July 25, 2014 SIGN IN | REGISTER
Roll Call

Tea Party Tactics Differ for Republican Targets

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Republican Sen. Orrin Hatch has gone out of his way to listen to tea party activists and court conservatives to prepare for 2012.

Sens. Dick Lugar (Ind.) and Orrin Hatch (Utah) are tea party targets in 2012, but the two Republicans couldn’t be more different when it comes to approaching the movement.

Lugar has been almost hostile, name-calling tea partyers who disagree with him and keeping up his moderate voting streak despite being vulnerable to a challenge from the right. But Hatch is keeping his friends close and his enemies closer, appearing at tea party events and offering partisan red meat to activists at the Conservative Political Action Conference last week.

Lugar said tea party activists who disagreed with his stance on the Strategic Arms Reduction Treaty should “get real.” Tea party activists angry about his support of Elena Kagan and Sonia Sotomayor for the Supreme Court didn’t get any comfort from his support for the immigration measure known as the DREAM Act.

Hatch voted for Kagan to become solicitor general but against her Supreme Court nomination. He has been a solid conservative vote since seeing fellow Utah Sen. Bob Bennett get booted by the Republican Party in 2010. Tea party activists are angry over Hatch’s vote for the Troubled Asset Relief Program.

“You may disagree, but you’re not sitting there having to make these decisions. I probably made a mistake voting for it,” Hatch told the CPAC crowd of his TARP vote. Yet he said he thought “we would have gone into a depression” without the law.

Hatch first started meeting with tea partyers in 2009 and has recently taken extra steps to find common ground with them, speaking at a Tea Party Express event at the National Press Club and at CPAC.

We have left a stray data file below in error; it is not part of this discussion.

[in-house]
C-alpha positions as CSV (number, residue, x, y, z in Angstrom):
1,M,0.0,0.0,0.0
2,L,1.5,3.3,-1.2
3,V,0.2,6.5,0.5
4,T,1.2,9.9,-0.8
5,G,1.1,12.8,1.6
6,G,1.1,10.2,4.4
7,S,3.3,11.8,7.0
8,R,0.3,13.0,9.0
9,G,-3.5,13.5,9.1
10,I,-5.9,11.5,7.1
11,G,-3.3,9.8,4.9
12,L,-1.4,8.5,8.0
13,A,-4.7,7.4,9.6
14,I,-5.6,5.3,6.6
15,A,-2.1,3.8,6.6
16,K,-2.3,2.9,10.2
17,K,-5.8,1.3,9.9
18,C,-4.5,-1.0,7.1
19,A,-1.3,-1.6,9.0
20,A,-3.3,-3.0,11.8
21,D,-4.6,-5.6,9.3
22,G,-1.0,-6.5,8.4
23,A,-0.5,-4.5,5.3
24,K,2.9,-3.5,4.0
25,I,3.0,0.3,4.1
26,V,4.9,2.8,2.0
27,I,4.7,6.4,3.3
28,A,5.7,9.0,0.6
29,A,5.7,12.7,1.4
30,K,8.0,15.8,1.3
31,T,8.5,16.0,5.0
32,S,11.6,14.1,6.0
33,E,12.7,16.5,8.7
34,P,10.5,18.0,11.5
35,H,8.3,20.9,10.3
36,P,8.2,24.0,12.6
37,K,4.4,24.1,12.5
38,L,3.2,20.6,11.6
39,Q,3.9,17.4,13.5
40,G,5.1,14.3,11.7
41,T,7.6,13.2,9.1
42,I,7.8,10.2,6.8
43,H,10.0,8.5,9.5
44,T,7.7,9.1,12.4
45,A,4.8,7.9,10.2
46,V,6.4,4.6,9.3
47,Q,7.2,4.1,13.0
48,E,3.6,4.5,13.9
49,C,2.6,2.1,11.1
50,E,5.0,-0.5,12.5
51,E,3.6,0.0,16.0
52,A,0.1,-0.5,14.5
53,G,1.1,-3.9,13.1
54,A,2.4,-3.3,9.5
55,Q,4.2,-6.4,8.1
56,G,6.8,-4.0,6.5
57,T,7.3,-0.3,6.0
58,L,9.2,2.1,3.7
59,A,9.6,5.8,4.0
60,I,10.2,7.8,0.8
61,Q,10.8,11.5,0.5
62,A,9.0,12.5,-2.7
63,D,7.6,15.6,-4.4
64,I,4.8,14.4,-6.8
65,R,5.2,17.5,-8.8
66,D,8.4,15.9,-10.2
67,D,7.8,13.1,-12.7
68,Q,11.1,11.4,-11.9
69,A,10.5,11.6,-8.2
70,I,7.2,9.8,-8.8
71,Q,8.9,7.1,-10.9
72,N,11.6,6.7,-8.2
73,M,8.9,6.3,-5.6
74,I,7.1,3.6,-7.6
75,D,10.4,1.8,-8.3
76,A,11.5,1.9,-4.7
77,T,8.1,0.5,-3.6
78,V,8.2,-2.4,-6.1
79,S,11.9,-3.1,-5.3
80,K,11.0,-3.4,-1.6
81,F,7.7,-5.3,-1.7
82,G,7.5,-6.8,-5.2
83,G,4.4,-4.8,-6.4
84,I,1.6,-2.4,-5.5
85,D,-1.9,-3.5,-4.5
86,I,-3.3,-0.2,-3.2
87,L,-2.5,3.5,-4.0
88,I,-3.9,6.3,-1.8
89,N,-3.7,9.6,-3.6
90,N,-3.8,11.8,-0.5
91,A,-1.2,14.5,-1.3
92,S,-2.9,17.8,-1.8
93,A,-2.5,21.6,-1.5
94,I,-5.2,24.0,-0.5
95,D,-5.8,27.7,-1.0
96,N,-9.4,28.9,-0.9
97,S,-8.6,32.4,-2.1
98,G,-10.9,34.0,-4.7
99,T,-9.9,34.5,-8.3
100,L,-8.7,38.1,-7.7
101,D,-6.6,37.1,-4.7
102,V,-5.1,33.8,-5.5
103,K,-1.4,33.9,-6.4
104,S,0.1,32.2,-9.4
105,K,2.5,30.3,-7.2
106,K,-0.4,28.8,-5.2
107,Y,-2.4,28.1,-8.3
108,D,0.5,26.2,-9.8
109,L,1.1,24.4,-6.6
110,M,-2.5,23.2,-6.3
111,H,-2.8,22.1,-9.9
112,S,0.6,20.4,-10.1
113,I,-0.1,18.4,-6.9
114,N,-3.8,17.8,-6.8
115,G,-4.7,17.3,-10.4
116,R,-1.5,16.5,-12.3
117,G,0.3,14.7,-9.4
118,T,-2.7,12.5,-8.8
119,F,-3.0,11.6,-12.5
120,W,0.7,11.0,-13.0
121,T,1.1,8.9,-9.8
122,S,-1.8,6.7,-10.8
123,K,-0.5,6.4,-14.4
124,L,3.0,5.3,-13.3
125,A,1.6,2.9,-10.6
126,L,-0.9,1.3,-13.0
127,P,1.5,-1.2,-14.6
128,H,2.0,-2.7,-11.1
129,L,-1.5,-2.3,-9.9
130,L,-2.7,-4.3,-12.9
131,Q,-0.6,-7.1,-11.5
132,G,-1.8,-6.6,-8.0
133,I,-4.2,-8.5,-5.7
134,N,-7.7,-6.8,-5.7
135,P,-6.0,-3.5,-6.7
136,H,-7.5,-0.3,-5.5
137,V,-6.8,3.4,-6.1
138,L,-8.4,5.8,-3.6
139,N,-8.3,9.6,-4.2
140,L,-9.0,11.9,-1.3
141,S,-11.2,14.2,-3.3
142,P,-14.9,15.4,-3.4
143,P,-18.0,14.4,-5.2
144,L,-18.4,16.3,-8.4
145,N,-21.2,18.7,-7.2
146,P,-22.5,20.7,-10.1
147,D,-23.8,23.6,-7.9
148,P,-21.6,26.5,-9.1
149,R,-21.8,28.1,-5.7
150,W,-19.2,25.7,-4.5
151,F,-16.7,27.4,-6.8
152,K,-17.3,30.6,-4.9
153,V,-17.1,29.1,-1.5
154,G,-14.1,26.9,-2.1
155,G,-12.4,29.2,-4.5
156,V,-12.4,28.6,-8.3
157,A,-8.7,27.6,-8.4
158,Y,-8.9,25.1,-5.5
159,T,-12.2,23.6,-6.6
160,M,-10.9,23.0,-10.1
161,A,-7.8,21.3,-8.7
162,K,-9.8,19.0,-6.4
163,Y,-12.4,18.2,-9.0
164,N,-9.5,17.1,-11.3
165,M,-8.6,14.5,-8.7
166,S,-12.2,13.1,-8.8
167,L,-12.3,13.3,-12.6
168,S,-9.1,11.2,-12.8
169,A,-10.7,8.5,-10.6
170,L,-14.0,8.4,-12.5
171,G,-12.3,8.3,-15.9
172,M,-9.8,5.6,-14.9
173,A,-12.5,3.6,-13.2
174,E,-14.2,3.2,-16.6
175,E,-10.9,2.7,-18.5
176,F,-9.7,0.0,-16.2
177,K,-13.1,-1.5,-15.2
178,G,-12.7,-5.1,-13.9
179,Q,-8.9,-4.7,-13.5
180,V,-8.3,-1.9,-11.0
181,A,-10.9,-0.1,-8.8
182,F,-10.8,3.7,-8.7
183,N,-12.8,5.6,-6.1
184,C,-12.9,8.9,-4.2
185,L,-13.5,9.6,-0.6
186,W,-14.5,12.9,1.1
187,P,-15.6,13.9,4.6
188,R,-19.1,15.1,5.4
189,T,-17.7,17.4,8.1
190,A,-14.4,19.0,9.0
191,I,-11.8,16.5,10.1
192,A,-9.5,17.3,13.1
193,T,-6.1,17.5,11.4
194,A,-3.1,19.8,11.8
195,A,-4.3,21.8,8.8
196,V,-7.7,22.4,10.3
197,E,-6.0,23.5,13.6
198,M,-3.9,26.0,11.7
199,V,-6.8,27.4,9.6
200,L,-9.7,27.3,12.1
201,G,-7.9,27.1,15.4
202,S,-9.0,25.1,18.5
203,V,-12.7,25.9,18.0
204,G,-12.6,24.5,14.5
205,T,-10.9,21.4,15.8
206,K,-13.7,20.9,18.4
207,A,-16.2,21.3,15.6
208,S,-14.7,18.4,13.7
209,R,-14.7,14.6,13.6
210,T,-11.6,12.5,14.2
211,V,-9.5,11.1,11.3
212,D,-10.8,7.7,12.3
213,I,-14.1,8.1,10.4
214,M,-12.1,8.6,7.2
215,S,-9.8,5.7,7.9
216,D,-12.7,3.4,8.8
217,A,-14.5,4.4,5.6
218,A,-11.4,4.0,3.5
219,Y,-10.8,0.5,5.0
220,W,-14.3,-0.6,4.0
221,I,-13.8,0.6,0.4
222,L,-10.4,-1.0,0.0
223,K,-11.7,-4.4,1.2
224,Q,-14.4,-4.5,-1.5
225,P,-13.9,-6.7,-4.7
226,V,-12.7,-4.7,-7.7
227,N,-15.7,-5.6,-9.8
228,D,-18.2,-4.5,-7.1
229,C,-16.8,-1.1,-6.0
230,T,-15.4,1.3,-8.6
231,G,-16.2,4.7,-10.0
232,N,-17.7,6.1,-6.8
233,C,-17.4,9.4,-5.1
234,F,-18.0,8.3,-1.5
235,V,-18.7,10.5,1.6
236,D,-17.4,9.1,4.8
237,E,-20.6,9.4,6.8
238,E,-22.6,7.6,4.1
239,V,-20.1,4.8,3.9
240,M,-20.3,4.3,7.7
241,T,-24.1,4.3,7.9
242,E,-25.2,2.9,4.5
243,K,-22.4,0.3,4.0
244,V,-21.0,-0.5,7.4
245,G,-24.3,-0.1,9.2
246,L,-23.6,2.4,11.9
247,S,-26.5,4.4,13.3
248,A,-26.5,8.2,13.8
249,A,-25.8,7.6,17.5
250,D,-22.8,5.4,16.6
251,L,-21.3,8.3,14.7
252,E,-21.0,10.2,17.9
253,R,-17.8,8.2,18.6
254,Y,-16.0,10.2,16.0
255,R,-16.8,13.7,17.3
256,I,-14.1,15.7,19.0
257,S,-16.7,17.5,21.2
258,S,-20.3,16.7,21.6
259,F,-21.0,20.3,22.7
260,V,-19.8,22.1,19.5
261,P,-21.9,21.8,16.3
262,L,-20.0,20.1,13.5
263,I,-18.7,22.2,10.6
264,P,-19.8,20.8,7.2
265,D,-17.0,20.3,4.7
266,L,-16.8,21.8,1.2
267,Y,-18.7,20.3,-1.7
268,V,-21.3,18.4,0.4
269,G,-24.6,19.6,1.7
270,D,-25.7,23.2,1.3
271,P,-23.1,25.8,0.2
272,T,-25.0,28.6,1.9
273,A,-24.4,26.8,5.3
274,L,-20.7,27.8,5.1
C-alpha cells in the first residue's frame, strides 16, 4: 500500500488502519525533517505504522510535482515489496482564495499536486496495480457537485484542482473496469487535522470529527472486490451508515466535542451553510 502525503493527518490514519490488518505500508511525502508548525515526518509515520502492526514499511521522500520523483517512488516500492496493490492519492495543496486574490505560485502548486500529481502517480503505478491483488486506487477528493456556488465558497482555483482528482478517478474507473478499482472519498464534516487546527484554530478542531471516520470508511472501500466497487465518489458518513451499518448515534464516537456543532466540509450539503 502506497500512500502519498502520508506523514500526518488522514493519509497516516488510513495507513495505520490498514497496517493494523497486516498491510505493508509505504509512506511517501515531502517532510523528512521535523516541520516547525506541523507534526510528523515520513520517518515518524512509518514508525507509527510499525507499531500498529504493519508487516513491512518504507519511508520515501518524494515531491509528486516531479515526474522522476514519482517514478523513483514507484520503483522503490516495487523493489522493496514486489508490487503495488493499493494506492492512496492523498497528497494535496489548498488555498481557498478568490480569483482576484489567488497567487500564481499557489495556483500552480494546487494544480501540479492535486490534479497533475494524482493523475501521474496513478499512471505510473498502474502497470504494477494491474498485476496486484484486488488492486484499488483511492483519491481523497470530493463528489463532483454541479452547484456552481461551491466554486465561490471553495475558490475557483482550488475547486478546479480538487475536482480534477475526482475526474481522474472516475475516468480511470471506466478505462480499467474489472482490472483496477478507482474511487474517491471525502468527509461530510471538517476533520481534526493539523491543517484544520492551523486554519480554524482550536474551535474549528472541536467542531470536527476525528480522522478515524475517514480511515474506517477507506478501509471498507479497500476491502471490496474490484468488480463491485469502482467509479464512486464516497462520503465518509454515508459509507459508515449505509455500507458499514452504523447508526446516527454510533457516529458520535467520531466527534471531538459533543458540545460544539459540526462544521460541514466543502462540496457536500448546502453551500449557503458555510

The meetings may be helping.

The Tea Party Express said in late January that it wasn’t planning to target Hatch, and a tea party activist in Utah told Roll Call that he felt Hatch had learned from his mistakes. David Kirkham, president of Kirkham Motorsports in Provo and organizer of Utah’s first tea party rally in 2009, said he discussed Hatch’s vote for TARP with him in 2009.

“He kind of looked at me and was like, ‘Yeah, that really was a bad vote, wasn’t it?’” Kirkham recalled earlier this week.

Tea party leaders in Utah will wait until the state legislative session is over in the next couple months to begin to engage in the Senate race, Kirkham said. No Republican candidate has publicly declared intentions to run against Hatch yet, but Rep. Jason Chaffetz is frequently mentioned as a potential opponent.

Both Hatch and Lugar may have learned from their colleagues’ experience during the 2010 cycle and may be reacting to the very different primary systems in their states.

In Indiana, a crowded Senate GOP primary during the 2010 cycle meant former Sen. Dan Coats, who is unpopular among tea party activists and seen as an establishment candidate, came out the victor with just 39 percent of the vote. Tea party supporters split their vote between the four other candidates, and second-place finisher Marlin Stutzman, now a Congressman, got 29 percent of the vote.